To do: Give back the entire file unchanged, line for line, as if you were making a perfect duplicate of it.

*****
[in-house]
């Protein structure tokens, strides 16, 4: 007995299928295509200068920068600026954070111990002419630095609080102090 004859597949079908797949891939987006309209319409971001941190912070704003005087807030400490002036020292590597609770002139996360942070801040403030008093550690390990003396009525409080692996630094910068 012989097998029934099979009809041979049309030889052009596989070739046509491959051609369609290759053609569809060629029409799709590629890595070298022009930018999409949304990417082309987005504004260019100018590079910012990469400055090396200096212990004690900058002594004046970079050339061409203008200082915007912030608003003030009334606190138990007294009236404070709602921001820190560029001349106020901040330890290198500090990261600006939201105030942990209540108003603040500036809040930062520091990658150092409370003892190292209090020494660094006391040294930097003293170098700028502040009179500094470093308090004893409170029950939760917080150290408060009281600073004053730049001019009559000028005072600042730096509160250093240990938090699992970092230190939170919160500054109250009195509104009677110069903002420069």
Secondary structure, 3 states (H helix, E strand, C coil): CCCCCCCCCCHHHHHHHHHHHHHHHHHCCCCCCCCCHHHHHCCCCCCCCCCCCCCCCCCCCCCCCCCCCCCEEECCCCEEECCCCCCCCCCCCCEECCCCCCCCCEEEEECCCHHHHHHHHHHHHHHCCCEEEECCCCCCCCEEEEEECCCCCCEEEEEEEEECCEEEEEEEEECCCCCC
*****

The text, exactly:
[in-house]
């Protein structure tokens, strides 16, 4: 007995299928295509200068920068600026954070111990002419630095609080102090 004859597949079908797949891939987006309209319409971001941190912070704003005087807030400490002036020292590597609770002139996360942070801040403030008093550690390990003396009525409080692996630094910068 012989097998029934099979009809041979049309030889052009596989070739046509491959051609369609290759053609569809060629029409799709590629890595070298022009930018999409949304990417082309987005504004260019100018590079910012990469400055090396200096212990004690900058002594004046970079050339061409203008200082915007912030608003003030009334606190138990007294009236404070709602921001820190560029001349106020901040330890290198500090990261600006939201105030942990209540108003603040500036809040930062520091990658150092409370003892190292209090020494660094006391040294930097003293170098700028502040009179500094470093308090004893409170029950939760917080150290408060009281600073004053730049001019009559000028005072600042730096509160250093240990938090699992970092230190939170919160500054109250009195509104009677110069903002420069």
Secondary structure, 3 states (H helix, E strand, C coil): CCCCCCCCCCHHHHHHHHHHHHHHHHHCCCCCCCCCHHHHHCCCCCCCCCCCCCCCCCCCCCCCCCCCCCCEEECCCCEEECCCCCCCCCCCCCEECCCCCCCCCEEEEECCCHHHHHHHHHHHHHHCCCEEEECCCCCCCCEEEEEECCCCCCEEEEEEEEECCEEEEEEEEECCCCCC